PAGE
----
New Online Resource Gets the Skinny on Eco-Labels

New Online Resource Gets the Skinny on Eco-Labels

Ecolabelling.org aims to take the mystery out of the bewildering herd of green labels by studying the foundations of all types of eco-labels aimed at both consumers and corporations.

Ecolabelling.org, a project of the Vancouver-based web developing company Big Room, looks at the sources of more than 260 different ecolabels from around the globe -- labels covering everything from organic food to building products -- with the intent of cutting out consumer confusion around green labelling schemes.

The team behind the website -- Trevor Bowden, Jacob Malthouse and Anastasia O'Rourke -- have backgrounds from the U.N.'s Environmental Program and environmental science, and decided that rather than develop yet another labelling standard for products, they would create a meta-index. Malthouse describes the site as a "Bloomberg for ecolabels" -- a quick way for interested consumers to log in and get the dirt on standards.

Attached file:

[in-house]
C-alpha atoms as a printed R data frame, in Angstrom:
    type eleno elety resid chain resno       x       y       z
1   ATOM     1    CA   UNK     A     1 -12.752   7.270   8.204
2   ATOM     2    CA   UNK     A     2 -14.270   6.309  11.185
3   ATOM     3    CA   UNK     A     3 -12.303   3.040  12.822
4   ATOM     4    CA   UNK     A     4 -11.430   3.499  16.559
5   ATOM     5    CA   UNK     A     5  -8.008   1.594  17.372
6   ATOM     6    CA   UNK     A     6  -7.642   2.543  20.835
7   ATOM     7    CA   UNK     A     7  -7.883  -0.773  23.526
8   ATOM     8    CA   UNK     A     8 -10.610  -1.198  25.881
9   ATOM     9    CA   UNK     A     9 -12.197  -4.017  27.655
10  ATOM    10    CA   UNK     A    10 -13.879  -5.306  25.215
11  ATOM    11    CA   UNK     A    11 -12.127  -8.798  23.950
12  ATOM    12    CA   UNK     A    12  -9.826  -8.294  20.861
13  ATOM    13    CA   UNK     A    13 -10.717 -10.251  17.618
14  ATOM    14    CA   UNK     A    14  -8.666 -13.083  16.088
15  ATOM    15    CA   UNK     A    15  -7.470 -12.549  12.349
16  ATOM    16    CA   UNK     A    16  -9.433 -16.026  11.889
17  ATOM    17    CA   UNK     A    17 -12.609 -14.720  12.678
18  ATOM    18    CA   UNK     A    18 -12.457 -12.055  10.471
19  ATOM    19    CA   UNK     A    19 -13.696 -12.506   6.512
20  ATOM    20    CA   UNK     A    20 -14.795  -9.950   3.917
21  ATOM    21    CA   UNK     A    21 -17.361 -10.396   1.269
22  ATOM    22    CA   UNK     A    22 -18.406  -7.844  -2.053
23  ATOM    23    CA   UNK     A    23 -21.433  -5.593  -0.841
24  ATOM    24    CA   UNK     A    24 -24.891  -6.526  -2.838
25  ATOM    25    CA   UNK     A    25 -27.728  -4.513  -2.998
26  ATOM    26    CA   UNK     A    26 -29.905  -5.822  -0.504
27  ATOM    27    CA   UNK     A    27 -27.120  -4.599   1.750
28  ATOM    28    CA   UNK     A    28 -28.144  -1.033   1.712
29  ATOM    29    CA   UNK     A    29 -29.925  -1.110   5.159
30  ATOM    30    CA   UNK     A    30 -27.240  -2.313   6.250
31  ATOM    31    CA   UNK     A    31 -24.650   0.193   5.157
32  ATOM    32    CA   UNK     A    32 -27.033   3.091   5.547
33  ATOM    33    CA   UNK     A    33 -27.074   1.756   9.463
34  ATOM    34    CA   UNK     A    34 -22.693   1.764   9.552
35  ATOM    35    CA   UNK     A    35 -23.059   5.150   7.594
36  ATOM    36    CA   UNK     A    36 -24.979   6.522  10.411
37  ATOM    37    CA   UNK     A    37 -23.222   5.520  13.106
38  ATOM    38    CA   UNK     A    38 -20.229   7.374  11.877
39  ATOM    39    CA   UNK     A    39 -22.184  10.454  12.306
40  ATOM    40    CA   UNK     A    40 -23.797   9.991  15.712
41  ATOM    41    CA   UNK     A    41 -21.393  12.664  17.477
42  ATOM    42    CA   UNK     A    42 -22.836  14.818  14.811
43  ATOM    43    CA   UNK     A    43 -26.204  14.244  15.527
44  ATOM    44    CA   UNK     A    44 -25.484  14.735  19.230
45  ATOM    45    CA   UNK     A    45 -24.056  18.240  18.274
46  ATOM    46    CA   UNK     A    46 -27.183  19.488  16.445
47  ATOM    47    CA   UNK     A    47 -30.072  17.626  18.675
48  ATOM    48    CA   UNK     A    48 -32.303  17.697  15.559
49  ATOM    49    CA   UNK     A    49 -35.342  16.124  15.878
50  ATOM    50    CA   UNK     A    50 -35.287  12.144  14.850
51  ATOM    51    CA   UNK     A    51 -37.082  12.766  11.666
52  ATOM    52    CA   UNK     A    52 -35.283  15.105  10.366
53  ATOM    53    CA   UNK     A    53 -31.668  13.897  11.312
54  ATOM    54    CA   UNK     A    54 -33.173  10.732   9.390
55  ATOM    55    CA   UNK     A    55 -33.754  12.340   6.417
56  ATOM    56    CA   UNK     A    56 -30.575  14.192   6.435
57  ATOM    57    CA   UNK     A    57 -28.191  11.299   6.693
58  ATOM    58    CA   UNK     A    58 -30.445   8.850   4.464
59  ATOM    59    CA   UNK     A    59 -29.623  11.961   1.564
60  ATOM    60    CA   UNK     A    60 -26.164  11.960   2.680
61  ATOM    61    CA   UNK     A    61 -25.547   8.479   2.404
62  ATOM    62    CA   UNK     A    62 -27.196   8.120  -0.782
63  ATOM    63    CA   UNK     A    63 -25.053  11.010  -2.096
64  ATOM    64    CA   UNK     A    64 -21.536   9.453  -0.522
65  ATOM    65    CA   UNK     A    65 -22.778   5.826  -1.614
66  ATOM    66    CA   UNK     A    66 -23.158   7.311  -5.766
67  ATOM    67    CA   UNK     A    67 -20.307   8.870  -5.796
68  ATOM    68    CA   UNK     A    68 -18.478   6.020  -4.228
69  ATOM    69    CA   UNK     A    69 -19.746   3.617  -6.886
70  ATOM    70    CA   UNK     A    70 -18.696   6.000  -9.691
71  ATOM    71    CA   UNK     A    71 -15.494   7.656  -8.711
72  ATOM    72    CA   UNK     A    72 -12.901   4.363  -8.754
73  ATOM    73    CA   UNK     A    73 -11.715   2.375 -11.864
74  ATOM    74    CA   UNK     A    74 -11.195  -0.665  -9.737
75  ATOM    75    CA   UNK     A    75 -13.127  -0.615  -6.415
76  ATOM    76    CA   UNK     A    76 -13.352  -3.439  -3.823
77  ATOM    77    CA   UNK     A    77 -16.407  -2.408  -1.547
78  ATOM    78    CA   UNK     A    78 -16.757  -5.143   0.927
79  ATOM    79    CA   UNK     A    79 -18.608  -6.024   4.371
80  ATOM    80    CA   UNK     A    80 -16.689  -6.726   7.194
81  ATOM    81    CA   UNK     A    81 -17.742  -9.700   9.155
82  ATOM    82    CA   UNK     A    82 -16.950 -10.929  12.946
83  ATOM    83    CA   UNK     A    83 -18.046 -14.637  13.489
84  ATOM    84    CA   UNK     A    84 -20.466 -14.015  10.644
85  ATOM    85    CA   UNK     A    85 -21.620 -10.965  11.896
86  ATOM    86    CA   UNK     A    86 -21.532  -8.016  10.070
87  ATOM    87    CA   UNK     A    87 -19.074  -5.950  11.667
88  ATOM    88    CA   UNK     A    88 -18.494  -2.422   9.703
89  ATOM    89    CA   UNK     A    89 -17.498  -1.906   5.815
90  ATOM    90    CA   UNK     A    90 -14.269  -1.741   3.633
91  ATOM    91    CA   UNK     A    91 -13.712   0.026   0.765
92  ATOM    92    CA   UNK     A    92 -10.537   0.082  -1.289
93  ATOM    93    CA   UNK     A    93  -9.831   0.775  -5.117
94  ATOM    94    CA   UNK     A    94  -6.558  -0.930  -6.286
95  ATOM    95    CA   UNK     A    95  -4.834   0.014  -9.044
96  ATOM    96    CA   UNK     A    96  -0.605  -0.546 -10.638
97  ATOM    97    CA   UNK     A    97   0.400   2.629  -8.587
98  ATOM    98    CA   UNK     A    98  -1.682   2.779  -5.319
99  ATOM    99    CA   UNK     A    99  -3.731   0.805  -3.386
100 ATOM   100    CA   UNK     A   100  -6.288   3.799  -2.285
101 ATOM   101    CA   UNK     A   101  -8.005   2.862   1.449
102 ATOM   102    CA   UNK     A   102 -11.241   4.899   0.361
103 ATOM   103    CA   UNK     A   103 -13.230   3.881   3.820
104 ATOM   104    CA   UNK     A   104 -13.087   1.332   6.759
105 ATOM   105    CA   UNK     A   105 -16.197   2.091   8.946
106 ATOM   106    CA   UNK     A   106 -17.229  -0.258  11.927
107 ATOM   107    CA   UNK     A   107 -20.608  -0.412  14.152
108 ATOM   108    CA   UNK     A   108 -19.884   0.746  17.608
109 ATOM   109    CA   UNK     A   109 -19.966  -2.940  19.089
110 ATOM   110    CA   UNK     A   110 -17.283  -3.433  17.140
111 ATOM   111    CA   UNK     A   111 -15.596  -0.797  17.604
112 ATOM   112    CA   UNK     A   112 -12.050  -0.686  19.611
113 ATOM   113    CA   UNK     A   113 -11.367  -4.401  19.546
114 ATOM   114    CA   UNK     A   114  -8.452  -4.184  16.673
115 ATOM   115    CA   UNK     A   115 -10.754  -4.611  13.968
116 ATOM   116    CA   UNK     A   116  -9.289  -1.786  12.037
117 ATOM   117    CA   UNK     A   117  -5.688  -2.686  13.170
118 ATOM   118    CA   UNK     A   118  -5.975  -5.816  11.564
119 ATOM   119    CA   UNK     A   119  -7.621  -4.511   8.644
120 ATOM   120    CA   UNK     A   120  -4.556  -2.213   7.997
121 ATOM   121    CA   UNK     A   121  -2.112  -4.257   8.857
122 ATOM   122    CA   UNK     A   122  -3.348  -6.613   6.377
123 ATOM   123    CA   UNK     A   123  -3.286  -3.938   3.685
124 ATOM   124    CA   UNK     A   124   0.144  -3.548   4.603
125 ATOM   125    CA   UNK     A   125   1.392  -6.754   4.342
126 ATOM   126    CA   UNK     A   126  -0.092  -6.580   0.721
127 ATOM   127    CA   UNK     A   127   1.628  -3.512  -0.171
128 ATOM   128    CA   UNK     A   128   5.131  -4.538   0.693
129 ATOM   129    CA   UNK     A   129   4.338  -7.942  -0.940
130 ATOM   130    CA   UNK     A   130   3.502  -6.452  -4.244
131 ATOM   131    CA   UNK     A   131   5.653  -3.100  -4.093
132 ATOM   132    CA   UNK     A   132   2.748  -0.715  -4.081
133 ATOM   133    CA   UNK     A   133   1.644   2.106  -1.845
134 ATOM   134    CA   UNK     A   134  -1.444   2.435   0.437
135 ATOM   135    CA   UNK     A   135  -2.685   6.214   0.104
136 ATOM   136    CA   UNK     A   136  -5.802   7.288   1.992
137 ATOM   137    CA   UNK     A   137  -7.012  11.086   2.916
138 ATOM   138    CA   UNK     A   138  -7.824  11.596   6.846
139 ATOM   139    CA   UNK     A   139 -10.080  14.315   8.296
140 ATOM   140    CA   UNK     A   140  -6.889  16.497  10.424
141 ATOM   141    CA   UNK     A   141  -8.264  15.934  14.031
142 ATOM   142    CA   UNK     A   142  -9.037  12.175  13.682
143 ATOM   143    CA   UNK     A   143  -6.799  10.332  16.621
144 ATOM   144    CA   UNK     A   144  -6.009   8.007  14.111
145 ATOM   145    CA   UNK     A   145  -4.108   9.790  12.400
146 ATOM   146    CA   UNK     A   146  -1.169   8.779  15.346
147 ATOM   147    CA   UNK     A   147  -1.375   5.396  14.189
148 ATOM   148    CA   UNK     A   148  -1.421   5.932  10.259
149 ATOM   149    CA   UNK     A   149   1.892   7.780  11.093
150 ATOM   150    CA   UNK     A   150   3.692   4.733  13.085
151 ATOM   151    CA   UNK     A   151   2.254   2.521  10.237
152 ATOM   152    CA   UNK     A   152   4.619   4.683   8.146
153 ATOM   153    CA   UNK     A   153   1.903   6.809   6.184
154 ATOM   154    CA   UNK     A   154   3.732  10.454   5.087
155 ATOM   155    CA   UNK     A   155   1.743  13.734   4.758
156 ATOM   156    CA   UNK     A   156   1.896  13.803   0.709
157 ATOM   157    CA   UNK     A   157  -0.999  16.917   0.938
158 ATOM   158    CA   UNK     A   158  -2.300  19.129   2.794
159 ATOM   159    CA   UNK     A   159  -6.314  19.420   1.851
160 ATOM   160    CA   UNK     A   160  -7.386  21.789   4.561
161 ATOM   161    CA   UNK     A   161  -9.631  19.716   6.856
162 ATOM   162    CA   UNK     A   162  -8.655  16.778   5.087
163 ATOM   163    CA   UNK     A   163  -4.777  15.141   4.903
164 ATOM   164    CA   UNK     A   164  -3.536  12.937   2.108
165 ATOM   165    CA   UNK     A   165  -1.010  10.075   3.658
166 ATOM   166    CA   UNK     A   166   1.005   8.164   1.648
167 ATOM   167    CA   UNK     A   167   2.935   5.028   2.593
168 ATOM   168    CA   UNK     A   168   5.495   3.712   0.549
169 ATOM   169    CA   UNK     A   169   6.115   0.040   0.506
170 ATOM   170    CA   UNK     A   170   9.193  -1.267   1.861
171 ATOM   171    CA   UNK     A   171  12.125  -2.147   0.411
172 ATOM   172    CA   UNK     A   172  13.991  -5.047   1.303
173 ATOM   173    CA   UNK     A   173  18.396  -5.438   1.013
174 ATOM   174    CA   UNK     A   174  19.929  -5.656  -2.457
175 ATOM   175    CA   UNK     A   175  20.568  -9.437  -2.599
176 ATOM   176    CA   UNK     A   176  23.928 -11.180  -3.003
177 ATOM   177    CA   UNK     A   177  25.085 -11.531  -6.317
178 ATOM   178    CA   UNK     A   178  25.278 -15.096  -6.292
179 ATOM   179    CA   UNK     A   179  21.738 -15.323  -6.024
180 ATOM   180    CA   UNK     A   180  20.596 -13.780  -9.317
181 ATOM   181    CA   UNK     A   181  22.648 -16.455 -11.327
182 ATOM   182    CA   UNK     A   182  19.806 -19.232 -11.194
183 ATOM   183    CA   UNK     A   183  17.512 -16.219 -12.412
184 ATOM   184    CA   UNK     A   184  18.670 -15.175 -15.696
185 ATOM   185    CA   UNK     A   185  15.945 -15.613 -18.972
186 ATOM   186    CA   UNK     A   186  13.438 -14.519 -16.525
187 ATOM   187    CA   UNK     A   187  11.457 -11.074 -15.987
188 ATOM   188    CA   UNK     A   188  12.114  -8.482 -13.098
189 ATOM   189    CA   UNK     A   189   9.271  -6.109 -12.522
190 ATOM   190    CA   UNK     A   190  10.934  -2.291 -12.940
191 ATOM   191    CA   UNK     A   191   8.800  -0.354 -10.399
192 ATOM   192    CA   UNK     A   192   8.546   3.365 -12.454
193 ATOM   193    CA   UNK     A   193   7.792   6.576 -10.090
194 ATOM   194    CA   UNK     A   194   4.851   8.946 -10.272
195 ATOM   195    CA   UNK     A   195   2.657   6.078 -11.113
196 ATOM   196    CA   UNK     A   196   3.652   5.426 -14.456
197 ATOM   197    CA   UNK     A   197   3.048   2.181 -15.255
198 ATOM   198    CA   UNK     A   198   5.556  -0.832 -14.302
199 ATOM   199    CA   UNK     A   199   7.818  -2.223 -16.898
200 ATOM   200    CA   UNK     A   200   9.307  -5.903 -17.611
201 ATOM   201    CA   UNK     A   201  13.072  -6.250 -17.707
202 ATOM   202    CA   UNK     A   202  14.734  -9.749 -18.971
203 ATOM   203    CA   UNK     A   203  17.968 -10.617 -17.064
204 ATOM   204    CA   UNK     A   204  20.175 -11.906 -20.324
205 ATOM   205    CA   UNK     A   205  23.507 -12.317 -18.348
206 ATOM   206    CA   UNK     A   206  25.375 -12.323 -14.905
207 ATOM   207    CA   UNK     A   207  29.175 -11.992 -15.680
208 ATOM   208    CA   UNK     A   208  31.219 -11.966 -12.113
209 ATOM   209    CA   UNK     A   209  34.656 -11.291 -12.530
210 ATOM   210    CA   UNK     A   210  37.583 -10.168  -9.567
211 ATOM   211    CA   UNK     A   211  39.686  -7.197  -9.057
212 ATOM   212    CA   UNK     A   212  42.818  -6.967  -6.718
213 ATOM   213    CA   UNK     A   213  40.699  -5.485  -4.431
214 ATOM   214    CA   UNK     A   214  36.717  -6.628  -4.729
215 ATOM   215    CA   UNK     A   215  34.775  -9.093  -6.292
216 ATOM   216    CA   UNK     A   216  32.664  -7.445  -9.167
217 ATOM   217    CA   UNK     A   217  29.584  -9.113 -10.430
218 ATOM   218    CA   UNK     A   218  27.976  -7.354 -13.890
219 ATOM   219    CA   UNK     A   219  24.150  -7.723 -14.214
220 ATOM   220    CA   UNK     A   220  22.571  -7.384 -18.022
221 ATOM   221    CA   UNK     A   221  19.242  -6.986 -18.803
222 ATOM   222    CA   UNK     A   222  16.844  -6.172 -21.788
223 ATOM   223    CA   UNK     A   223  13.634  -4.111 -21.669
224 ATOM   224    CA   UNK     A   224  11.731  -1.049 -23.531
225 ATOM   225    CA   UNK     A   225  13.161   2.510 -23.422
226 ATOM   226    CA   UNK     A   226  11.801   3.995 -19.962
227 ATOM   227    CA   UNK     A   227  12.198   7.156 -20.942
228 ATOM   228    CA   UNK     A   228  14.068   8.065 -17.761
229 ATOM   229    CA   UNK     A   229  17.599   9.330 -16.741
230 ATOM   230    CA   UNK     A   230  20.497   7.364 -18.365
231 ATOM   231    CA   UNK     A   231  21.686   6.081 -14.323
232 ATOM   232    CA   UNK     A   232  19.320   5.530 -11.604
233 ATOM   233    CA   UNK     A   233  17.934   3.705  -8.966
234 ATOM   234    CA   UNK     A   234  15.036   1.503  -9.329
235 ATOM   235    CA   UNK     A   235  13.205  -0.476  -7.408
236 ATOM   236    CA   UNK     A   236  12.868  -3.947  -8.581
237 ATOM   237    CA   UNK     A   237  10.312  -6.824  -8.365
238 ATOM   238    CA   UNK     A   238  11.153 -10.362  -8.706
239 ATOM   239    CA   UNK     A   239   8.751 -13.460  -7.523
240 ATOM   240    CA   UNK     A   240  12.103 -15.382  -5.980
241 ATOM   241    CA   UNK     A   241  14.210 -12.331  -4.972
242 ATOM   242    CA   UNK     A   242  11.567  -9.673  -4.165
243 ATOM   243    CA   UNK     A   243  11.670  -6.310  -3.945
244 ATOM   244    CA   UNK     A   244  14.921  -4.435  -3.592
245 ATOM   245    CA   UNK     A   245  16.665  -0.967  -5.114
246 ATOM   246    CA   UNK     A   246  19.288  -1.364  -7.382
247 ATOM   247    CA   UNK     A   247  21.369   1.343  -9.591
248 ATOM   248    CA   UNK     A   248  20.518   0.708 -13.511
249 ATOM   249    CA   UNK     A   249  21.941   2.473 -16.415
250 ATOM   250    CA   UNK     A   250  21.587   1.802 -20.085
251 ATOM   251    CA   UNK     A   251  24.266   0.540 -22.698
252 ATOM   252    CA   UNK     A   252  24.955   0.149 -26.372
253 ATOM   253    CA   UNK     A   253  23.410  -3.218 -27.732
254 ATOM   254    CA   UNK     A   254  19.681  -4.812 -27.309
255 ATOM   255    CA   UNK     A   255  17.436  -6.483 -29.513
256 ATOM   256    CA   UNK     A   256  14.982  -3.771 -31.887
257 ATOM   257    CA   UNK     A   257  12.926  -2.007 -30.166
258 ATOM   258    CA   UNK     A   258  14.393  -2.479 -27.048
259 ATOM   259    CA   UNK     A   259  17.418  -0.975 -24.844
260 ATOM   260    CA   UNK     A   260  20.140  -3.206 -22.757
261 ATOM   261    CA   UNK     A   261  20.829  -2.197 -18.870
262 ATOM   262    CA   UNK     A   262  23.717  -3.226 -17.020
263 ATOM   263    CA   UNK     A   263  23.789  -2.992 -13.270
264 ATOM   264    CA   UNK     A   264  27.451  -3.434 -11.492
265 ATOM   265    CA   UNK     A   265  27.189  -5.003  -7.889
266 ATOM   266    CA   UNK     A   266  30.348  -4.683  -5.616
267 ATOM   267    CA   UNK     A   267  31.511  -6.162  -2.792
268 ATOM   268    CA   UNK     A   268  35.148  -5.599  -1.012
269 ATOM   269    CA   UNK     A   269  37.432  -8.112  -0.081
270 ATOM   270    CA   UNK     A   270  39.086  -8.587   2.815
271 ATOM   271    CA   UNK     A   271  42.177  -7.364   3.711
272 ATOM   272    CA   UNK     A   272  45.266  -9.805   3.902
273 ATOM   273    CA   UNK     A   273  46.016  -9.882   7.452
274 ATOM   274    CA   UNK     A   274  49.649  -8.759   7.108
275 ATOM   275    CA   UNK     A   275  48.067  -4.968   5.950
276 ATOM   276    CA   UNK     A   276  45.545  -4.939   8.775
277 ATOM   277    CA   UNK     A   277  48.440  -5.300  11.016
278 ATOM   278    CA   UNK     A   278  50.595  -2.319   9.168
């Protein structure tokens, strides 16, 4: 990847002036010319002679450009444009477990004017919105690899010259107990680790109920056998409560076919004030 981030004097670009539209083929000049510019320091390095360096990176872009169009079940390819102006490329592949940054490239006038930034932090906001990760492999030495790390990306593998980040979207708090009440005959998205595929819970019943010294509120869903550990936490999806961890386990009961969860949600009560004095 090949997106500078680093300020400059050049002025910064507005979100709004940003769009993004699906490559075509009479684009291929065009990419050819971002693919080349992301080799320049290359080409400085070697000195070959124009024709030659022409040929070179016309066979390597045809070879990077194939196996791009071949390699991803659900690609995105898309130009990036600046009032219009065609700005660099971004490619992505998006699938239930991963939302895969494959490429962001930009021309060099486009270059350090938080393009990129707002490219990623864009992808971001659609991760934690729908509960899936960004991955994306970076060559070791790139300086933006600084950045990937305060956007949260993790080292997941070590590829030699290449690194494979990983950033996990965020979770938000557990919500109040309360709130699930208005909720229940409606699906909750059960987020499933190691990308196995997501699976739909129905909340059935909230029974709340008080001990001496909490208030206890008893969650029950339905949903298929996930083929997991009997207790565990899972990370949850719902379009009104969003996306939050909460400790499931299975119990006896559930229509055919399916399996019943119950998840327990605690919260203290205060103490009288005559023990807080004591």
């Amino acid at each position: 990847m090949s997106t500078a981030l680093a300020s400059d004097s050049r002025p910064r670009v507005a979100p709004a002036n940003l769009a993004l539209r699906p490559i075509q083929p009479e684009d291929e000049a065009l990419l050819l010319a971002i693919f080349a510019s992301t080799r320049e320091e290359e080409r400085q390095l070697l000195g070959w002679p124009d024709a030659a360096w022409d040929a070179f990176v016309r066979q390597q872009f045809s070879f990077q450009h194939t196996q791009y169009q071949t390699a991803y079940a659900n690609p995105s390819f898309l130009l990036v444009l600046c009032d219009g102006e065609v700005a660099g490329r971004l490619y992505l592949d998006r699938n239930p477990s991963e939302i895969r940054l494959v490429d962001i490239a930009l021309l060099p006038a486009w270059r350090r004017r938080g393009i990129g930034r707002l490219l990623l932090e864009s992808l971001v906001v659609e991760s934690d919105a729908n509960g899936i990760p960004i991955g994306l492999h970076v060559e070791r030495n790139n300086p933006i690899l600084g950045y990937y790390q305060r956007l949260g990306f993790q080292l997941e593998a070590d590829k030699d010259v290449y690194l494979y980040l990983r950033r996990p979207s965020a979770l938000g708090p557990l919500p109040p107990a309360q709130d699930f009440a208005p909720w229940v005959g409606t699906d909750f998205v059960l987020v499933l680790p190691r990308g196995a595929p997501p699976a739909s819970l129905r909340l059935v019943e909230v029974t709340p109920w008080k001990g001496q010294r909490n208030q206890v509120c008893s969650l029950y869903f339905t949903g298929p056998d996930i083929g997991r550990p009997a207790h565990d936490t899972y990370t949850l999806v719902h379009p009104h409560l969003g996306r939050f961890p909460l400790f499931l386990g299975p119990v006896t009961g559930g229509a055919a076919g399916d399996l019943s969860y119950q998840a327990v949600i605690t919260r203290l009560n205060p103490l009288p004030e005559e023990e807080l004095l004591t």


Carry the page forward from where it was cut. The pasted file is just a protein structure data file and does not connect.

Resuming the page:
There are around 410 ecolabels or green certification systems that cover nearly 500,000 products worldwide, the team estimates, and through the website -- and the help of visitors to the site -- they hope to provide information about each of the labels.

The site's entry for the Forest Stewardship Council's Chain of Custody certification, as one example, offers descriptions of each type of label from the FSC, when it was established, as well as the certification's website, a link to the Wikipedia article on the label and the number of products currently certified under the label.

A full list of ecolabels and details on certifying umbrella organizations is online at Ecolabelling.org.
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